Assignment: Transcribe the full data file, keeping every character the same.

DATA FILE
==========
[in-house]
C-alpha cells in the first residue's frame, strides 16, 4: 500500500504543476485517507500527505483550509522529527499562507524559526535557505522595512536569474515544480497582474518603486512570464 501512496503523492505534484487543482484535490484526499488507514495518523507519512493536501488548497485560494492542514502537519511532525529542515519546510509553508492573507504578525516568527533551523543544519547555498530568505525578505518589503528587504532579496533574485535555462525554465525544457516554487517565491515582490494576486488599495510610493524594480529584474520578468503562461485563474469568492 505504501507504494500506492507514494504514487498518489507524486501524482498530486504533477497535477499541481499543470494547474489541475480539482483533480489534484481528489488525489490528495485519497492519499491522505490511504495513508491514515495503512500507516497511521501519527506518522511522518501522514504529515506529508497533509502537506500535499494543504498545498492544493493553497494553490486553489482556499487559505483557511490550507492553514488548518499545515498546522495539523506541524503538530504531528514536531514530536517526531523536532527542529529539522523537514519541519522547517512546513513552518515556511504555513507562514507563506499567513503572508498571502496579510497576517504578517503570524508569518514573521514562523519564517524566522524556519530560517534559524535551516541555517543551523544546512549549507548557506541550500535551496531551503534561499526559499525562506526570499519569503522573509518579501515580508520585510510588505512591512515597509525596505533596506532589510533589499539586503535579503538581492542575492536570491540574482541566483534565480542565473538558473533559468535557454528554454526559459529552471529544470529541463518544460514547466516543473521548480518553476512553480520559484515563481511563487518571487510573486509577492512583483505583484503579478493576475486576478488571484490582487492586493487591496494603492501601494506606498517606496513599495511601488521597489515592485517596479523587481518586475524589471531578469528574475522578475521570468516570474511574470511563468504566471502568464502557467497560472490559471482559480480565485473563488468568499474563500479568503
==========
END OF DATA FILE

[in-house]
C-alpha cells in the first residue's frame, strides 16, 4: 500500500504543476485517507500527505483550509522529527499562507524559526535557505522595512536569474515544480497582474518603486512570464 501512496503523492505534484487543482484535490484526499488507514495518523507519512493536501488548497485560494492542514502537519511532525529542515519546510509553508492573507504578525516568527533551523543544519547555498530568505525578505518589503528587504532579496533574485535555462525554465525544457516554487517565491515582490494576486488599495510610493524594480529584474520578468503562461485563474469568492 505504501507504494500506492507514494504514487498518489507524486501524482498530486504533477497535477499541481499543470494547474489541475480539482483533480489534484481528489488525489490528495485519497492519499491522505490511504495513508491514515495503512500507516497511521501519527506518522511522518501522514504529515506529508497533509502537506500535499494543504498545498492544493493553497494553490486553489482556499487559505483557511490550507492553514488548518499545515498546522495539523506541524503538530504531528514536531514530536517526531523536532527542529529539522523537514519541519522547517512546513513552518515556511504555513507562514507563506499567513503572508498571502496579510497576517504578517503570524508569518514573521514562523519564517524566522524556519530560517534559524535551516541555517543551523544546512549549507548557506541550500535551496531551503534561499526559499525562506526570499519569503522573509518579501515580508520585510510588505512591512515597509525596505533596506532589510533589499539586503535579503538581492542575492536570491540574482541566483534565480542565473538558473533559468535557454528554454526559459529552471529544470529541463518544460514547466516543473521548480518553476512553480520559484515563481511563487518571487510573486509577492512583483505583484503579478493576475486576478488571484490582487492586493487591496494603492501601494506606498517606496513599495511601488521597489515592485517596479523587481518586475524589471531578469528574475522578475521570468516570474511574470511563468504566471502568464502557467497560472490559471482559480480565485473563488468568499474563500479568503